Wednesday, October 12, 2016

CLASS DIVIDE

What happens when a  public housing project and an exclusive private school share the same street. That's what this excellent documentary looks at. And it's a sad story. The average salary of the families living in the project is $20,000, half the private school's tuition. The film also looks at the high line and its impact, good and bad on the area (Chelsea).

Chelsea is on the west side of Manhattan in the 20s and 30s. I saw this on HBO but it's getting a theatrical release too.

The film mostly looks at students from the school and the kids in the public housing across from it. A scene late on, when the poor kids see the inside of the school, is truly heartbreaking. Their lack of bitterness is amazing. And we get some surprises from the rich kids too. 


We live in an age of great documentaries. Have you seen a good one lately?

16 comments:

David Cranmer said...

Watched Amanda Knox on Netflix. Probably wouldn't have except I was being asked to review. Came away with a few new opinions and deeper insight into the infamous murder trials.

George said...

I'm still processing what I saw in WEINER!

pattinase (abbott) said...

48 Hours did a story on her a few years back. Interesting that the whole of that town still believes her guilty.
And Weiner continues on....

Jeffrey Meyerson said...

Muscle Shoals
Young@Heart
Tab Hunter Confidential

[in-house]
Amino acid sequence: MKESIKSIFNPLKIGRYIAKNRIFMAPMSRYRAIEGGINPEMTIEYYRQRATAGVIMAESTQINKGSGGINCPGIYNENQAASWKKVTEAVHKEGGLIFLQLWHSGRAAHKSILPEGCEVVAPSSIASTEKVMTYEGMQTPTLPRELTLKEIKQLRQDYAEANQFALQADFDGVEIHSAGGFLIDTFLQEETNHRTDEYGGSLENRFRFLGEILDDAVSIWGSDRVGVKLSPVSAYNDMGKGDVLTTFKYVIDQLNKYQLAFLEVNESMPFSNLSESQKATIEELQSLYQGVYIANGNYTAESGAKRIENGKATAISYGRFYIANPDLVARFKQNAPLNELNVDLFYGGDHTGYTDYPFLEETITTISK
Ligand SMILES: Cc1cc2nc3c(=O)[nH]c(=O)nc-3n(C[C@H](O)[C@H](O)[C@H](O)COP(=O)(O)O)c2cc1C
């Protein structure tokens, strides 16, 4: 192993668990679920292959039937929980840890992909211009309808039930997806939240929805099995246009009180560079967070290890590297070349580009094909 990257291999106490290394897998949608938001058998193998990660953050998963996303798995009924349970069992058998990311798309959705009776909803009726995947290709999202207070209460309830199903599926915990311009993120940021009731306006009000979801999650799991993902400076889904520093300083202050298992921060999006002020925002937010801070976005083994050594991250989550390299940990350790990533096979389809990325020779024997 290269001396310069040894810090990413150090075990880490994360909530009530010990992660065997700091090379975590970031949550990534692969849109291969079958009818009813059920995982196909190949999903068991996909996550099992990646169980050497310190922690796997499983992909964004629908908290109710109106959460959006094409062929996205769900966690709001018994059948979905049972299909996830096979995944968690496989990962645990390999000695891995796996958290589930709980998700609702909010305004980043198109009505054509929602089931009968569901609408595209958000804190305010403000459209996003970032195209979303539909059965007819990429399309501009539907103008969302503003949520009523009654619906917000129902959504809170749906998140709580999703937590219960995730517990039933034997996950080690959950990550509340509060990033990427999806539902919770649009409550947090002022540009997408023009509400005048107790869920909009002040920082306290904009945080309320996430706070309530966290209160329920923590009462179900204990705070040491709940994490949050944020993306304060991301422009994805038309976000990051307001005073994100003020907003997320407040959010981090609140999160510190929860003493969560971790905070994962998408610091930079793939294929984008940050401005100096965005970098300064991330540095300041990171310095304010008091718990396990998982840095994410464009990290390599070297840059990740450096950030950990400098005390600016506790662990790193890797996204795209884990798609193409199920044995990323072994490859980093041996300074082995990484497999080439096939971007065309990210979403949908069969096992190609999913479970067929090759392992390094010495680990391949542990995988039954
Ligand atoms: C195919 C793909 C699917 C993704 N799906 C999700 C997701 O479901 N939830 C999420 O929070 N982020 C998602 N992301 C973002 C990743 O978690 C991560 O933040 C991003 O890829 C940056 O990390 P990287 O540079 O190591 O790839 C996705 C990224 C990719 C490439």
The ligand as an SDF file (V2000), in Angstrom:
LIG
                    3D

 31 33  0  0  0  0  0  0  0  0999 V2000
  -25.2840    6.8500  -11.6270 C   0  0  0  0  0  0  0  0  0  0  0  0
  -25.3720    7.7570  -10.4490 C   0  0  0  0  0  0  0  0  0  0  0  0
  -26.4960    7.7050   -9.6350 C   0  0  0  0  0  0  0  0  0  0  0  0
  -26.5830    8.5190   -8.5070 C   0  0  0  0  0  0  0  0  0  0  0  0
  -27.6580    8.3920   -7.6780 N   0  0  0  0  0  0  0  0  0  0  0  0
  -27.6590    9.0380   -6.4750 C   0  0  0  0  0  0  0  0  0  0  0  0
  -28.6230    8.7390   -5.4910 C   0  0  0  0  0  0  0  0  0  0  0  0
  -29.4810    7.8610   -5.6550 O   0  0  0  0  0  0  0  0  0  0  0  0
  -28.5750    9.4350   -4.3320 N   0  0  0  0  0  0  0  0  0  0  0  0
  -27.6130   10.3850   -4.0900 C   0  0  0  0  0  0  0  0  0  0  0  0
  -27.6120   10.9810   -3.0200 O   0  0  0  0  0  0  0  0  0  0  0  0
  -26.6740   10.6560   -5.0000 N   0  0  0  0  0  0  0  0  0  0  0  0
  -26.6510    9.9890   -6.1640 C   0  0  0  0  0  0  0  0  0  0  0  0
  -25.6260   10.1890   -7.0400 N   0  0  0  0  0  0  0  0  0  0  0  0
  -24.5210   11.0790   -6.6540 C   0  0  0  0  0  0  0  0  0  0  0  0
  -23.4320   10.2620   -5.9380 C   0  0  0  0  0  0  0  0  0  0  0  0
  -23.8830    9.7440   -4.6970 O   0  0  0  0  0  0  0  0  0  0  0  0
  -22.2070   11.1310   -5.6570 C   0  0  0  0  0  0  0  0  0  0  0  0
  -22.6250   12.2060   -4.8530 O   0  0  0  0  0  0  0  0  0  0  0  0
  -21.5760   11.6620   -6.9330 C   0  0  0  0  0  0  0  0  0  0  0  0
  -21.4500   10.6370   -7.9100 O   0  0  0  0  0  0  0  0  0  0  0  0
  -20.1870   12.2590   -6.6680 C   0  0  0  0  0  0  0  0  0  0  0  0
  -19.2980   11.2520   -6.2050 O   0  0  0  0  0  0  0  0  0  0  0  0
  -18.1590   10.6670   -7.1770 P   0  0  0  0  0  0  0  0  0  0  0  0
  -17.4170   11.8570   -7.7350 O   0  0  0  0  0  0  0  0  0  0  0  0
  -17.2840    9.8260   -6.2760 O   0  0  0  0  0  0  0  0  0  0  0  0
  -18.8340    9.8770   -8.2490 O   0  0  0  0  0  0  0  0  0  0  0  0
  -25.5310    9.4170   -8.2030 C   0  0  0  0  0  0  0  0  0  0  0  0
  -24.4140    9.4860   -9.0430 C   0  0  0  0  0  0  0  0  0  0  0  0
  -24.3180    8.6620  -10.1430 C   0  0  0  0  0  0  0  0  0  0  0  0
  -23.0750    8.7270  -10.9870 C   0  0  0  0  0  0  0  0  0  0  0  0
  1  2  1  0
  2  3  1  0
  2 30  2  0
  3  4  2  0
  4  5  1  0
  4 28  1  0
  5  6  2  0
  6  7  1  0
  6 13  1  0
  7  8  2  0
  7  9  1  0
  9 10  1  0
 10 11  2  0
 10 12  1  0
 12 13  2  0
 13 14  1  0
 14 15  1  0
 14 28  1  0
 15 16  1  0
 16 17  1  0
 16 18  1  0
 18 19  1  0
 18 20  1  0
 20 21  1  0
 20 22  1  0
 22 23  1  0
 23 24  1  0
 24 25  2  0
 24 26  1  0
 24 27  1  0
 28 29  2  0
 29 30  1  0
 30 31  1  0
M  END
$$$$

Charles Gramlich said...

Shame to say it, but given the problems folks have these days with unvarnished truths, I wonder how much to trust documentaries.

pattinase (abbott) said...

Liked all of those, Jeff.

Jeffrey Meyerson said...

We will check HBO, which has a lot of documentaries, for the Chelsea one.

We saw Darlene Love in concert on Friday and she referenced the Academy Award for 20 FEET FROM STARDOM, as well as getting in one shot at Phil Spector ("Look at where he is and look at where I am.").

Margot Kinberg said...

I've not seen this one yet, Patti, but I keep hearing good things about it. It's certainly a story that needs to be told.

R. T. (Tim) Davis said...

No, this is not a very responsive response -- i.e., it is not about a documentary film -- but your posting reminded me of a very good book I read. If you want to understand better the haves-and-have-nots in economics and policies, you might want to take a look at this one: What Adam Smith Knew: Moral Lessons on Capitalism from Its Greatest Champions and Fiercest Opponents by James Otteson:

https://www.amazon.com/gp/product/B00N01VLZO/ref=pd_sim_351_15?ie=UTF8&psc=1&refRID=J42CGEF7MCQR1EEA2Q57

You might be surprised about how Adam Smith pertains to the subject of the film you have highlighted. I highly recommend the book. If I had not read the book, I know that I would not have had a sensible reaction to the issue you've highlighted in your posting.

pattinase (abbott) said...

Sounds interesting. Remember reading ECONOMICS IN ONE EASY LESSON in high school and that was about the last book I read in the subject,

pattinase (abbott) said...

Loved 20 Feet. Great movie.

Gerard said...

I have not seen many documentaries. I did watch CARTEL LAND on Netflix about both sides of the U.S.-Mexico border.

Several months ago I watched a flick about Bob Dylan's slump in the '80s and '90s. That was interesting but kinda shallow. The film interviewed a bunch of music pundits and journalists and none of them knew or spoke with Dylan. All their comments were guesswork. The film did have some brief comments by a recording engineer.

pattinase (abbott) said...

There are so many about musicians!

Steve Oerkfitz said...

My posts are not showing up for some reason.

Steve Oerkfitz said...

Going to the Detroit Film Theater in a couple weeks to see Jim Jarmusch's documentary about Iggy and the Stooges Gimme Danger.

pattinase (abbott) said...

I like Jarmusch's work.